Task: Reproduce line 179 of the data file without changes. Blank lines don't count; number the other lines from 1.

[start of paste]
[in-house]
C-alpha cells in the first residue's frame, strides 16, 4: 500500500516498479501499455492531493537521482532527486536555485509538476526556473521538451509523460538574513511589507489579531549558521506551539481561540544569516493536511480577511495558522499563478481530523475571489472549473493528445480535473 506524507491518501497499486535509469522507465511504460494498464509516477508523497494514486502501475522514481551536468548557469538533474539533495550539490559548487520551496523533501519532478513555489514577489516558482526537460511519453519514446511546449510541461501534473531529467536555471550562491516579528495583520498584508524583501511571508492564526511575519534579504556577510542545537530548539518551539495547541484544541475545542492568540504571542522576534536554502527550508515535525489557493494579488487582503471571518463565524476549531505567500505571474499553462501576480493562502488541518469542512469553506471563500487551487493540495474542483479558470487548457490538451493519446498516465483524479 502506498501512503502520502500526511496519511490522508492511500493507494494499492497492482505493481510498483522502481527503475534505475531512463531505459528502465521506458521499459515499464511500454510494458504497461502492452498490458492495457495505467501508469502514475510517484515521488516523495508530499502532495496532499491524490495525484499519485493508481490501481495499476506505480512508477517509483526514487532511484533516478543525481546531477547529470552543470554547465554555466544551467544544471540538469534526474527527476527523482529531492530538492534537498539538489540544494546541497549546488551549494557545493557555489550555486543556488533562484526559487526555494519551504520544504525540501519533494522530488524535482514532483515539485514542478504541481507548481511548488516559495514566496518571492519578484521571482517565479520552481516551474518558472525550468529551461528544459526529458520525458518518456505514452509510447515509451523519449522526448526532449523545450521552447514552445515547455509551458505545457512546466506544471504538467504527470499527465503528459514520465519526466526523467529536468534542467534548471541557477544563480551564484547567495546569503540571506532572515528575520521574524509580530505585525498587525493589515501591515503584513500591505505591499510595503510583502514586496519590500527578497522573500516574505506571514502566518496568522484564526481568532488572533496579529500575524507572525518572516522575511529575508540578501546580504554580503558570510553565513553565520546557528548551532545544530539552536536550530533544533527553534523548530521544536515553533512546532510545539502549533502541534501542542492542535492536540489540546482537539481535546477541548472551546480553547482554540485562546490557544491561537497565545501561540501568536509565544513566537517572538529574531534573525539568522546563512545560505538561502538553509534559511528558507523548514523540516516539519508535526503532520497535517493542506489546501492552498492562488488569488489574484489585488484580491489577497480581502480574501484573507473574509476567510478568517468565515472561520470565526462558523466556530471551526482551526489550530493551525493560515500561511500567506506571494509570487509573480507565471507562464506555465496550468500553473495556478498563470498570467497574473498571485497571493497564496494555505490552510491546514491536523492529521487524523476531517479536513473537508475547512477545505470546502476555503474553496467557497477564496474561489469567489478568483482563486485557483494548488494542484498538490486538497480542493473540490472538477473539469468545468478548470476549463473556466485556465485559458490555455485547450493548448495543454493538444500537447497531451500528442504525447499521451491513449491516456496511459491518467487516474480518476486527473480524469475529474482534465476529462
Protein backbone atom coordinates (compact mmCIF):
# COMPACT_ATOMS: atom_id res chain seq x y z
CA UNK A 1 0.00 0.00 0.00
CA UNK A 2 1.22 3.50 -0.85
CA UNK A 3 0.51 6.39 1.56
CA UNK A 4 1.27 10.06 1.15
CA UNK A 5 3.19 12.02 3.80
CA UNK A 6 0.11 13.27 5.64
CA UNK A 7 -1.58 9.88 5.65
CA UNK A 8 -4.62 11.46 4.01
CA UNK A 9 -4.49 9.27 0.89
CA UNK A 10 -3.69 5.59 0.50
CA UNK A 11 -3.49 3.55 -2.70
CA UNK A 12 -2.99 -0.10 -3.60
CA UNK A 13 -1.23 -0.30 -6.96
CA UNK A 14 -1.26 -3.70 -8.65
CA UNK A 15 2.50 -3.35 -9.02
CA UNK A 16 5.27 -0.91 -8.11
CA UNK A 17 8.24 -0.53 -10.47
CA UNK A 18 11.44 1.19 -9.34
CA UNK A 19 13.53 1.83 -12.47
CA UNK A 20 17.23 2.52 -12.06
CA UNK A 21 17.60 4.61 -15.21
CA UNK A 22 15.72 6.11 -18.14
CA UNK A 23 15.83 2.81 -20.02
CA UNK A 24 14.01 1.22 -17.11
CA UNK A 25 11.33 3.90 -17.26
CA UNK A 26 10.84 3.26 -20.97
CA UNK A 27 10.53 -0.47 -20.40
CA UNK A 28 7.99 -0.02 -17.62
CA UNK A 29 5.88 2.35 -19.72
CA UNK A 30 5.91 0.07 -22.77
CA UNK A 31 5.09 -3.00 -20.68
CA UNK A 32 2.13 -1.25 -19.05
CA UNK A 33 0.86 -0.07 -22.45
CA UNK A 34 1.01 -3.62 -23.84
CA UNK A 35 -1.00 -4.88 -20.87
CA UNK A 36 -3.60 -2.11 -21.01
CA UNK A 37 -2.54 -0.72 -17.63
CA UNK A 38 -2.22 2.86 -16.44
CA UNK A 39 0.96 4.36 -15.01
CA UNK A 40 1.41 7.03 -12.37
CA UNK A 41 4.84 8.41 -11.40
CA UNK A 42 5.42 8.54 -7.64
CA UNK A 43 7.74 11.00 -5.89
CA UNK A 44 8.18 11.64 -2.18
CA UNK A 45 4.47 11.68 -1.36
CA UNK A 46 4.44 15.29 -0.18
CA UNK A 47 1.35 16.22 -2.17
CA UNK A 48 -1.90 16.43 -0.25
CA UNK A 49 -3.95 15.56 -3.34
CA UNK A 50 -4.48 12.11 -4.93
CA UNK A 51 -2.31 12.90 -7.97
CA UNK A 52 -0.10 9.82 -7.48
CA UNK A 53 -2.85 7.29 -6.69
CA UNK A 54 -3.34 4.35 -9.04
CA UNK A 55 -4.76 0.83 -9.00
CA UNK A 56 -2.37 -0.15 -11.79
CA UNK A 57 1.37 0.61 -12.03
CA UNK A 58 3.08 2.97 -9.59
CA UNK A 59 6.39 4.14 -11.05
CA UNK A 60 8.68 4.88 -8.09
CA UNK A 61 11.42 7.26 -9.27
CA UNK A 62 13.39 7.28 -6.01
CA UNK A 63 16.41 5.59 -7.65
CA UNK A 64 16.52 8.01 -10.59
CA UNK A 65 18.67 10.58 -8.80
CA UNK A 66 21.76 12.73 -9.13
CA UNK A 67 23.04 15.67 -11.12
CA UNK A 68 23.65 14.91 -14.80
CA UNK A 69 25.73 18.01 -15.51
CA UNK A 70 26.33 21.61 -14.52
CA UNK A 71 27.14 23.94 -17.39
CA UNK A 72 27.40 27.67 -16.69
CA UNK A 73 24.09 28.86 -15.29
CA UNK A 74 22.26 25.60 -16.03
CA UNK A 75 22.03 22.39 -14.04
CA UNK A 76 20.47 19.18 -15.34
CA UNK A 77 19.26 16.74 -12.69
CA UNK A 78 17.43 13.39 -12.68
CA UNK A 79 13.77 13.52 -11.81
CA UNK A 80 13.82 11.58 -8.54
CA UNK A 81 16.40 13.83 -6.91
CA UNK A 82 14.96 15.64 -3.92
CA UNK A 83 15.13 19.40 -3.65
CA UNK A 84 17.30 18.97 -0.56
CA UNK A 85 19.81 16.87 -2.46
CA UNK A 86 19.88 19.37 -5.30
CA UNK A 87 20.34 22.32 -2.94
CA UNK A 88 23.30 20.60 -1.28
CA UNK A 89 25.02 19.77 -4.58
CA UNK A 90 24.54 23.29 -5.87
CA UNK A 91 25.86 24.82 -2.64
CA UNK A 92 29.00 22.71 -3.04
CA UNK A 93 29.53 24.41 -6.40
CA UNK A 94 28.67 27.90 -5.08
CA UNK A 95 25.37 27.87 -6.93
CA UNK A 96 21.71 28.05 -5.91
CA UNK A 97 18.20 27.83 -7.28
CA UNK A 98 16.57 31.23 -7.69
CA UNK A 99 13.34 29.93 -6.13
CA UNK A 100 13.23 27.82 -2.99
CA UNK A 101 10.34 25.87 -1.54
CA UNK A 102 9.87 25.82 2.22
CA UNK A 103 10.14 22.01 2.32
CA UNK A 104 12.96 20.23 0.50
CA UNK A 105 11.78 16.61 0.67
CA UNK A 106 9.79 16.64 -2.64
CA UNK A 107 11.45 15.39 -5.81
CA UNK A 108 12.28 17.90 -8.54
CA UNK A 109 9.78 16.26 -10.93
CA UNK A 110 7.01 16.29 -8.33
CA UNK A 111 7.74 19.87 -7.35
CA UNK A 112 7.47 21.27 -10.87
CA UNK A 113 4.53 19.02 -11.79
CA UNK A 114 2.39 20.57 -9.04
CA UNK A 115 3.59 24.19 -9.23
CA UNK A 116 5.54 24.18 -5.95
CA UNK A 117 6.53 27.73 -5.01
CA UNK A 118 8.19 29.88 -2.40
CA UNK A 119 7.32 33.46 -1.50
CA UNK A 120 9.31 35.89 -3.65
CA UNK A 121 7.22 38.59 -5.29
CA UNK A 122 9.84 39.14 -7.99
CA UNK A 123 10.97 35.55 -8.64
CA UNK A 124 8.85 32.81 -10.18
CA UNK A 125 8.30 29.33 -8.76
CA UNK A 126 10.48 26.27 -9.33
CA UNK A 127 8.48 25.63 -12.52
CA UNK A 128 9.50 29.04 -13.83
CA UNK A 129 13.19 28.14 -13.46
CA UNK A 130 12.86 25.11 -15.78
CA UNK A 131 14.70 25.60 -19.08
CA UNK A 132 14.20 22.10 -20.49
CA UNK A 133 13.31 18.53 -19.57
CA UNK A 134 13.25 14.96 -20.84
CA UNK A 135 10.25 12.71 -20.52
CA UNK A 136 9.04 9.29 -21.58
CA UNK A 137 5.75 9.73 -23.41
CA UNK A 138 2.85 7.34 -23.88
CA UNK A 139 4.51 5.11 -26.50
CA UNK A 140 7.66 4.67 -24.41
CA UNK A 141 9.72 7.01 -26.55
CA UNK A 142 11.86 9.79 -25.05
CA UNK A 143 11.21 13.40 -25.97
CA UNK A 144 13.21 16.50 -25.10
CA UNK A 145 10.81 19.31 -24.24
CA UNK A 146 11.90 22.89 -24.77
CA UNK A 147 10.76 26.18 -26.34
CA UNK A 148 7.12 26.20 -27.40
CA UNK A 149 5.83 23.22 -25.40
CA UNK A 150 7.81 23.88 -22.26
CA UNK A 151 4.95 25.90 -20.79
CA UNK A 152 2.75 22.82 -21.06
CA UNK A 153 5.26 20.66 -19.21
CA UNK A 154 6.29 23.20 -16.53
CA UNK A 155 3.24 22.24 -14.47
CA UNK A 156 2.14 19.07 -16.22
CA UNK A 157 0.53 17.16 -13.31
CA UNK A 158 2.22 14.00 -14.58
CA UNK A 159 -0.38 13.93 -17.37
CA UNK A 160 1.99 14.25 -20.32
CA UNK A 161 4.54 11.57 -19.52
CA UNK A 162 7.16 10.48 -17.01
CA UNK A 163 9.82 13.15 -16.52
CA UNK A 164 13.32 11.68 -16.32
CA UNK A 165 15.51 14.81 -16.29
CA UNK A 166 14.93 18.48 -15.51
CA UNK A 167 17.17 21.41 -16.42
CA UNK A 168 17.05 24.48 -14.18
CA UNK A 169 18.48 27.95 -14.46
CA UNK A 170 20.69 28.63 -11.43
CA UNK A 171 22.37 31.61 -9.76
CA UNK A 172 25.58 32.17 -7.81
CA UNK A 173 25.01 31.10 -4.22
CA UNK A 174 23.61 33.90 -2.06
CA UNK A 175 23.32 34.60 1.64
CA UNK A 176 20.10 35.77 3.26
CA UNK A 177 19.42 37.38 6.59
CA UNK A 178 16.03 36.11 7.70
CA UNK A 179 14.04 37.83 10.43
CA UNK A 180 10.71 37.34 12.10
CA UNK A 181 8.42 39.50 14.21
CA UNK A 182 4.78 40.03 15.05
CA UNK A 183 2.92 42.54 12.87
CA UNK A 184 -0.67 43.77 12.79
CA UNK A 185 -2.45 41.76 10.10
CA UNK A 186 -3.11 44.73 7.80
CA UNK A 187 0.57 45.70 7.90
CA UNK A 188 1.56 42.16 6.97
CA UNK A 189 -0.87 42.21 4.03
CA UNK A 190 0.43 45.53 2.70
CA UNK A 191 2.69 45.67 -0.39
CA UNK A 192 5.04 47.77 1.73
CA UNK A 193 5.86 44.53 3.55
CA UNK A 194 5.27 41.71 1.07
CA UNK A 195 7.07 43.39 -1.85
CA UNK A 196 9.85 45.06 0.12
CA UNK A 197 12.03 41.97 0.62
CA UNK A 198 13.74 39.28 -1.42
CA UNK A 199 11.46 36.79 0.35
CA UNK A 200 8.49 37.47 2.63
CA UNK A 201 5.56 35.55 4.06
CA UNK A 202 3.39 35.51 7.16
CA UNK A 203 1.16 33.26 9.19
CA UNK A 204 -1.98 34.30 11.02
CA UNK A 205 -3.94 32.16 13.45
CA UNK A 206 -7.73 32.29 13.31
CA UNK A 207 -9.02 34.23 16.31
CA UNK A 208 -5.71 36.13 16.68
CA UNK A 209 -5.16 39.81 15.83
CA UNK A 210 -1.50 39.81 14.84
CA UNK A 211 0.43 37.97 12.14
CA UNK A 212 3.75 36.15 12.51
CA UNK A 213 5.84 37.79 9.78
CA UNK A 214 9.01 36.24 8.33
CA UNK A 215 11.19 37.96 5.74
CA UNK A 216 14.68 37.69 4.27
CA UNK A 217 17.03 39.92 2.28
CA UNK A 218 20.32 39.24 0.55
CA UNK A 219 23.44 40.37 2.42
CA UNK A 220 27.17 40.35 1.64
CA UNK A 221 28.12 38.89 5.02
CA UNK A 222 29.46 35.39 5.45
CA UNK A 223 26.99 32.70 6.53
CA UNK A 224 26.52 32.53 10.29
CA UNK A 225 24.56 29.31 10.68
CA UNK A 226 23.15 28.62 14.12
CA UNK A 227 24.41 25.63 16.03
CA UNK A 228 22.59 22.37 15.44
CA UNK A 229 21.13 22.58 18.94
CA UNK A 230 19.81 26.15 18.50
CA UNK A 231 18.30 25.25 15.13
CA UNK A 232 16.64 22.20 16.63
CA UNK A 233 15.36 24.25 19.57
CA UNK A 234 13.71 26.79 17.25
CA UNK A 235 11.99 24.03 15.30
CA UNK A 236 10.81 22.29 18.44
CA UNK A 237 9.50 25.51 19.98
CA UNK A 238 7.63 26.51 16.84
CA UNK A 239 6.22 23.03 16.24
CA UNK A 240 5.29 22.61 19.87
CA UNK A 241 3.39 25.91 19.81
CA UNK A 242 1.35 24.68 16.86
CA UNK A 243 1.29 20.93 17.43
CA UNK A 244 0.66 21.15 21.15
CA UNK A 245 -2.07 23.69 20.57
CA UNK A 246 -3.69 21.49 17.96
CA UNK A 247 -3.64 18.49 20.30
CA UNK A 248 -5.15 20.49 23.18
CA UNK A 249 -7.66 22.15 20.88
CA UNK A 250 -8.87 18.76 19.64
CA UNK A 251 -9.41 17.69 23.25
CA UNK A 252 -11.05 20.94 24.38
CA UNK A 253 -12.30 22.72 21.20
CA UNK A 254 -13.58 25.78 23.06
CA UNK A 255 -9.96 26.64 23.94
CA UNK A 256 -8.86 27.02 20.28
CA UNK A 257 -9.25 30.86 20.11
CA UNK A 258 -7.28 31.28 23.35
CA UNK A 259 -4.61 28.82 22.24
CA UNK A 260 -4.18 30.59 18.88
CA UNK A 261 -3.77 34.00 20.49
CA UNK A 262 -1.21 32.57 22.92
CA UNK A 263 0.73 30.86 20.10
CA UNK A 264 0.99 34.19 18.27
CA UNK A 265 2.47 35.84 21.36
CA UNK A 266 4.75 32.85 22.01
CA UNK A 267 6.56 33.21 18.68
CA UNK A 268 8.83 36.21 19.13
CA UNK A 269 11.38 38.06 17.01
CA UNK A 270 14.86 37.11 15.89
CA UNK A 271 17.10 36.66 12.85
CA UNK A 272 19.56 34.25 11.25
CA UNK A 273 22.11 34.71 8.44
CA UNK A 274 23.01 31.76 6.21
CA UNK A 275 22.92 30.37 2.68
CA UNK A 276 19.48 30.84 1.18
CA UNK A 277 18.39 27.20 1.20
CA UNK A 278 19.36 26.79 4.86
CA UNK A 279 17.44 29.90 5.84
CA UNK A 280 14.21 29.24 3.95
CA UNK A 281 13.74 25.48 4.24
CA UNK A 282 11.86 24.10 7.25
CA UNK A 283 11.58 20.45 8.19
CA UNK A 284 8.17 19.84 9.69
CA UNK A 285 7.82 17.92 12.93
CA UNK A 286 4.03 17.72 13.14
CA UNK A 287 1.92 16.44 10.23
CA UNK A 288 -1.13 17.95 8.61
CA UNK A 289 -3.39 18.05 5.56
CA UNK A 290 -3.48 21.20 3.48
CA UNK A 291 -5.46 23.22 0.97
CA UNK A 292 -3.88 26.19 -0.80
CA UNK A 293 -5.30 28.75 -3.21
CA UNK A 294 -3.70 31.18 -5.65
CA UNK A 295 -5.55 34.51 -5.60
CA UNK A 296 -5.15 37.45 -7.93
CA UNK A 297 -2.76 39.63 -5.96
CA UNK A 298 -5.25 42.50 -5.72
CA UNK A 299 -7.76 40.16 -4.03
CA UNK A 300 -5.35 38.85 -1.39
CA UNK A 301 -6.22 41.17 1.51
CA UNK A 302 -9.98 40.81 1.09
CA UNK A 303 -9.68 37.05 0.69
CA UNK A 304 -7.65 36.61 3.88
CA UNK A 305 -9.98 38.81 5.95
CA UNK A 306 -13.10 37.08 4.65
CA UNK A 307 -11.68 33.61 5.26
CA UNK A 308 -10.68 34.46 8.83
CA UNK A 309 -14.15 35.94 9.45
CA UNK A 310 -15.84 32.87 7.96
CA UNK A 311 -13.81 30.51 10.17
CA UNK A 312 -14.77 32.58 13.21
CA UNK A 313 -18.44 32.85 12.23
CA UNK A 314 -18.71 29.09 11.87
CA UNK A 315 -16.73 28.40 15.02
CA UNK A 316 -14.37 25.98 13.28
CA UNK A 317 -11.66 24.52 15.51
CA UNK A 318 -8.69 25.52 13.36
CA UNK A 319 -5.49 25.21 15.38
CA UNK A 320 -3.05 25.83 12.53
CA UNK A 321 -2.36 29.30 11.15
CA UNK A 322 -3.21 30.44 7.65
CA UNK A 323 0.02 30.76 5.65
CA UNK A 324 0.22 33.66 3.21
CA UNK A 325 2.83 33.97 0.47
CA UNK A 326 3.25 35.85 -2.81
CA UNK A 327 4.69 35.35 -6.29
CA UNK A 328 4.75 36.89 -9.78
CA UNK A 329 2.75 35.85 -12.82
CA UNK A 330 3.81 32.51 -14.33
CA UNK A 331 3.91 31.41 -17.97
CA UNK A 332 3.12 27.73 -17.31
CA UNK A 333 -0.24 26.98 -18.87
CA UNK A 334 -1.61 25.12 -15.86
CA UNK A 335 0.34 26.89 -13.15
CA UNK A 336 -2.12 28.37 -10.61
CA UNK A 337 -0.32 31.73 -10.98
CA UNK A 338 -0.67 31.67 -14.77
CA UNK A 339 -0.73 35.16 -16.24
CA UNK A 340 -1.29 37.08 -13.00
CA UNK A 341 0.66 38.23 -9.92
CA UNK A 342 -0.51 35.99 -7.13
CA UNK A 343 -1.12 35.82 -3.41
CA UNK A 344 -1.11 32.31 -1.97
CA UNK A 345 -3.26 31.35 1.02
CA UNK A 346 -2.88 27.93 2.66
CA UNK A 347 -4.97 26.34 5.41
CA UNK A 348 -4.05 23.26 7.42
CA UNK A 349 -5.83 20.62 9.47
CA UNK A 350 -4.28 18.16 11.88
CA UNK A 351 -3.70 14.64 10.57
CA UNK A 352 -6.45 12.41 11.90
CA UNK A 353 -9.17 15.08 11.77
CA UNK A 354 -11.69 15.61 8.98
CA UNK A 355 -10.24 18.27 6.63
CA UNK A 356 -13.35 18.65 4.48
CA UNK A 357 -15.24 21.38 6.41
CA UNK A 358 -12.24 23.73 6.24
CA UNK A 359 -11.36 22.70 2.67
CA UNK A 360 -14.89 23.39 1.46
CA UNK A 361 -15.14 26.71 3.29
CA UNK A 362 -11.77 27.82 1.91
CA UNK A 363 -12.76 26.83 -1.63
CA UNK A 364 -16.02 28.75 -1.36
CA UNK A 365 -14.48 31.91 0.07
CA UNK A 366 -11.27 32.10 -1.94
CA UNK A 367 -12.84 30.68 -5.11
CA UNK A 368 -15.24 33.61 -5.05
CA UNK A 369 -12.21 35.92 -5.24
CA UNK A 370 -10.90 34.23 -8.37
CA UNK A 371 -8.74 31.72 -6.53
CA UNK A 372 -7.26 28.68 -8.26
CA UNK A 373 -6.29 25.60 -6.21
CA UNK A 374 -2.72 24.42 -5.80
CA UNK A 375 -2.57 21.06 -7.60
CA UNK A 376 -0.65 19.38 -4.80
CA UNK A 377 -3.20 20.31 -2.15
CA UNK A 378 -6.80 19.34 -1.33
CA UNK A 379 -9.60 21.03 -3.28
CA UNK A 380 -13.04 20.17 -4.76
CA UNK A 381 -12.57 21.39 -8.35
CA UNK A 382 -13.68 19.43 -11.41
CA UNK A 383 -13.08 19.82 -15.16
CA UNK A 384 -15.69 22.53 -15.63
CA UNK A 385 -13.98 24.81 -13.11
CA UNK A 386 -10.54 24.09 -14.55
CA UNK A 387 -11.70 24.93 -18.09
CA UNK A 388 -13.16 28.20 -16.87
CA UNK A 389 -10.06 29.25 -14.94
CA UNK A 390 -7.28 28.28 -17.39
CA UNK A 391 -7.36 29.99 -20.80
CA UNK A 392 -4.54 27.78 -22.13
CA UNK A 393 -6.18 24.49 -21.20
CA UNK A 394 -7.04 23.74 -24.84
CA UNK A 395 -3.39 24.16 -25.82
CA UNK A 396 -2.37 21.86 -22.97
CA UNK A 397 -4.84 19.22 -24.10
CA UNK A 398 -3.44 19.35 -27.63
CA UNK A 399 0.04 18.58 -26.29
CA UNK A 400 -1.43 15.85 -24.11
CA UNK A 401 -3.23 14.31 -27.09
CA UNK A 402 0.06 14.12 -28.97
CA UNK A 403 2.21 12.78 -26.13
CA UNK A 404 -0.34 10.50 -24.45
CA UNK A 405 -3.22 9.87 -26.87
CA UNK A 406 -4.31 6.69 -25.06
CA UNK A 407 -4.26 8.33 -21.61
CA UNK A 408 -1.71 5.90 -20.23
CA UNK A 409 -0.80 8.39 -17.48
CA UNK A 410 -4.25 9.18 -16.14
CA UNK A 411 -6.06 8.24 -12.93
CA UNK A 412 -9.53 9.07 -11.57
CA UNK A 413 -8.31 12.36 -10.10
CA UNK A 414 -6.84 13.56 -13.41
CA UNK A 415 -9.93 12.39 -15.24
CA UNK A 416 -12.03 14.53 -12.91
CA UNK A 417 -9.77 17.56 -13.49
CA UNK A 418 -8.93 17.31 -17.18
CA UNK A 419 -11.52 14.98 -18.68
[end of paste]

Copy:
CA UNK A 175 23.32 34.60 1.64